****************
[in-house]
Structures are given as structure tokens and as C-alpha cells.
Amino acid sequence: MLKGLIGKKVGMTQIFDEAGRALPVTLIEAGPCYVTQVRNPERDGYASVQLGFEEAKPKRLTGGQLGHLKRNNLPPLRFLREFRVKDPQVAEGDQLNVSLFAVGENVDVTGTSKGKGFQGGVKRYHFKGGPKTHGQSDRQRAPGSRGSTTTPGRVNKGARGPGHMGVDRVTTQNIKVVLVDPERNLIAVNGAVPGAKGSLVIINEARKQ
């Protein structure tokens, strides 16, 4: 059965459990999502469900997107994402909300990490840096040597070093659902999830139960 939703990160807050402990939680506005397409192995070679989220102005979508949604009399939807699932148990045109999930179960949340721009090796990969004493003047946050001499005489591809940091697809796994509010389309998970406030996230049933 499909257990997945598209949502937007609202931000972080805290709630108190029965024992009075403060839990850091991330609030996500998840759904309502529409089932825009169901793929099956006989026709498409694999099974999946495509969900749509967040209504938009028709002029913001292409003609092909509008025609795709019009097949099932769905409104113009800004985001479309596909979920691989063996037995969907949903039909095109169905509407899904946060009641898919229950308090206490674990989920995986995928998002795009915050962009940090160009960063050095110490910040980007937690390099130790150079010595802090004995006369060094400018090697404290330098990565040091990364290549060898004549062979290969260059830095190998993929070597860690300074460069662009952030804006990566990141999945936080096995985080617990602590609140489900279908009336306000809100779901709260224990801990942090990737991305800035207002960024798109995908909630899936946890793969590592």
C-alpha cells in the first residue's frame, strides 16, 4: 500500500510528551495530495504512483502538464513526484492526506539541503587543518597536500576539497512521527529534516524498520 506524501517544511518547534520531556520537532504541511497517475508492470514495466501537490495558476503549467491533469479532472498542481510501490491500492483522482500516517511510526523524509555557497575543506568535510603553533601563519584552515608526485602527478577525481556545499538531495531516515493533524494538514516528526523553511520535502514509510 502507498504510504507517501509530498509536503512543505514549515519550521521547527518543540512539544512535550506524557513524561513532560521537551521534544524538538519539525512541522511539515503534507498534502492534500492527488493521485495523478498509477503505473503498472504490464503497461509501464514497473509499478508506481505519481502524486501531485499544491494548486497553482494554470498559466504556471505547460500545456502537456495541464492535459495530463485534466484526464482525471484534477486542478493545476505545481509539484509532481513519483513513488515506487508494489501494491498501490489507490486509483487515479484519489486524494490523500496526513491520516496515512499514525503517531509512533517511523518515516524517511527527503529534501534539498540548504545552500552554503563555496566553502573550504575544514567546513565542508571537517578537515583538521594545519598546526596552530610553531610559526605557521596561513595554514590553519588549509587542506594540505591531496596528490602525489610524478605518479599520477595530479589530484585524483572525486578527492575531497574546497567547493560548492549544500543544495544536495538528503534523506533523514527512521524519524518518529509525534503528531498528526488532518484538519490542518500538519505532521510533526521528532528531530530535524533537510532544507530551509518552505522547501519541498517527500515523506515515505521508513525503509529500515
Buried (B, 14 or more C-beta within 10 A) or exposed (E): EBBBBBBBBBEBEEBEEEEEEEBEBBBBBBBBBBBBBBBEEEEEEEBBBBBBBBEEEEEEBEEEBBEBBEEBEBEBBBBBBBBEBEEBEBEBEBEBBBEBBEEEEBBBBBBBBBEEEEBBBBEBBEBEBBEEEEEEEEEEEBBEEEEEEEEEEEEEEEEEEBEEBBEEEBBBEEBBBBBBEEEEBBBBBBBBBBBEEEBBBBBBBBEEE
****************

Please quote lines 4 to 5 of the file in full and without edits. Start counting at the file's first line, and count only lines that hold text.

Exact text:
């Protein structure tokens, strides 16, 4: 059965459990999502469900997107994402909300990490840096040597070093659902999830139960 939703990160807050402990939680506005397409192995070679989220102005979508949604009399939807699932148990045109999930179960949340721009090796990969004493003047946050001499005489591809940091697809796994509010389309998970406030996230049933 499909257990997945598209949502937007609202931000972080805290709630108190029965024992009075403060839990850091991330609030996500998840759904309502529409089932825009169901793929099956006989026709498409694999099974999946495509969900749509967040209504938009028709002029913001292409003609092909509008025609795709019009097949099932769905409104113009800004985001479309596909979920691989063996037995969907949903039909095109169905509407899904946060009641898919229950308090206490674990989920995986995928998002795009915050962009940090160009960063050095110490910040980007937690390099130790150079010595802090004995006369060094400018090697404290330098990565040091990364290549060898004549062979290969260059830095190998993929070597860690300074460069662009952030804006990566990141999945936080096995985080617990602590609140489900279908009336306000809100779901709260224990801990942090990737991305800035207002960024798109995908909630899936946890793969590592």
C-alpha cells in the first residue's frame, strides 16, 4: 500500500510528551495530495504512483502538464513526484492526506539541503587543518597536500576539497512521527529534516524498520 506524501517544511518547534520531556520537532504541511497517475508492470514495466501537490495558476503549467491533469479532472498542481510501490491500492483522482500516517511510526523524509555557497575543506568535510603553533601563519584552515608526485602527478577525481556545499538531495531516515493533524494538514516528526523553511520535502514509510 502507498504510504507517501509530498509536503512543505514549515519550521521547527518543540512539544512535550506524557513524561513532560521537551521534544524538538519539525512541522511539515503534507498534502492534500492527488493521485495523478498509477503505473503498472504490464503497461509501464514497473509499478508506481505519481502524486501531485499544491494548486497553482494554470498559466504556471505547460500545456502537456495541464492535459495530463485534466484526464482525471484534477486542478493545476505545481509539484509532481513519483513513488515506487508494489501494491498501490489507490486509483487515479484519489486524494490523500496526513491520516496515512499514525503517531509512533517511523518515516524517511527527503529534501534539498540548504545552500552554503563555496566553502573550504575544514567546513565542508571537517578537515583538521594545519598546526596552530610553531610559526605557521596561513595554514590553519588549509587542506594540505591531496596528490602525489610524478605518479599520477595530479589530484585524483572525486578527492575531497574546497567547493560548492549544500543544495544536495538528503534523506533523514527512521524519524518518529509525534503528531498528526488532518484538519490542518500538519505532521510533526521528532528531530530535524533537510532544507530551509518552505522547501519541498517527500515523506515515505521508513525503509529500515